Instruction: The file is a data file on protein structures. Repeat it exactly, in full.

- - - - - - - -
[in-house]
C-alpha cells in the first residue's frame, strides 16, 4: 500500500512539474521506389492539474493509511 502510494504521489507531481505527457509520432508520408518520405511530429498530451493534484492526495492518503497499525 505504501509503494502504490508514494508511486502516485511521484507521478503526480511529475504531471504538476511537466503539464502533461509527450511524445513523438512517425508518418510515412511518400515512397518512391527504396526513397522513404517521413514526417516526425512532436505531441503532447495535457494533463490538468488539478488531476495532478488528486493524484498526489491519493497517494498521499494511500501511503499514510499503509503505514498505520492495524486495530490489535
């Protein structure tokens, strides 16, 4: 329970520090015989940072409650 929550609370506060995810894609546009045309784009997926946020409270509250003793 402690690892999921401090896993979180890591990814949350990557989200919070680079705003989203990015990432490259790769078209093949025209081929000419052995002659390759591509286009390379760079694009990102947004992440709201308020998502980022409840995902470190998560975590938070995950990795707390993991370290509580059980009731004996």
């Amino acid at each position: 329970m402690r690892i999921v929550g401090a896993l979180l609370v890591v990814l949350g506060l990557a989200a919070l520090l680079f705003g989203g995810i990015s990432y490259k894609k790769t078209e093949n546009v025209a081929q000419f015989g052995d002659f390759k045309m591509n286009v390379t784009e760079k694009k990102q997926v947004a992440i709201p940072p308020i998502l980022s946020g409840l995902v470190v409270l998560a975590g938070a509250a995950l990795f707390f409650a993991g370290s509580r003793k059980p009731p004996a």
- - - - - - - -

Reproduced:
[in-house]
C-alpha cells in the first residue's frame, strides 16, 4: 500500500512539474521506389492539474493509511 502510494504521489507531481505527457509520432508520408518520405511530429498530451493534484492526495492518503497499525 505504501509503494502504490508514494508511486502516485511521484507521478503526480511529475504531471504538476511537466503539464502533461509527450511524445513523438512517425508518418510515412511518400515512397518512391527504396526513397522513404517521413514526417516526425512532436505531441503532447495535457494533463490538468488539478488531476495532478488528486493524484498526489491519493497517494498521499494511500501511503499514510499503509503505514498505520492495524486495530490489535
């Protein structure tokens, strides 16, 4: 329970520090015989940072409650 929550609370506060995810894609546009045309784009997926946020409270509250003793 402690690892999921401090896993979180890591990814949350990557989200919070680079705003989203990015990432490259790769078209093949025209081929000419052995002659390759591509286009390379760079694009990102947004992440709201308020998502980022409840995902470190998560975590938070995950990795707390993991370290509580059980009731004996």
């Amino acid at each position: 329970m402690r690892i999921v929550g401090a896993l979180l609370v890591v990814l949350g506060l990557a989200a919070l520090l680079f705003g989203g995810i990015s990432y490259k894609k790769t078209e093949n546009v025209a081929q000419f015989g052995d002659f390759k045309m591509n286009v390379t784009e760079k694009k990102q997926v947004a992440i709201p940072p308020i998502l980022s946020g409840l995902v470190v409270l998560a975590g938070a509250a995950l990795f707390f409650a993991g370290s509580r003793k059980p009731p004996a």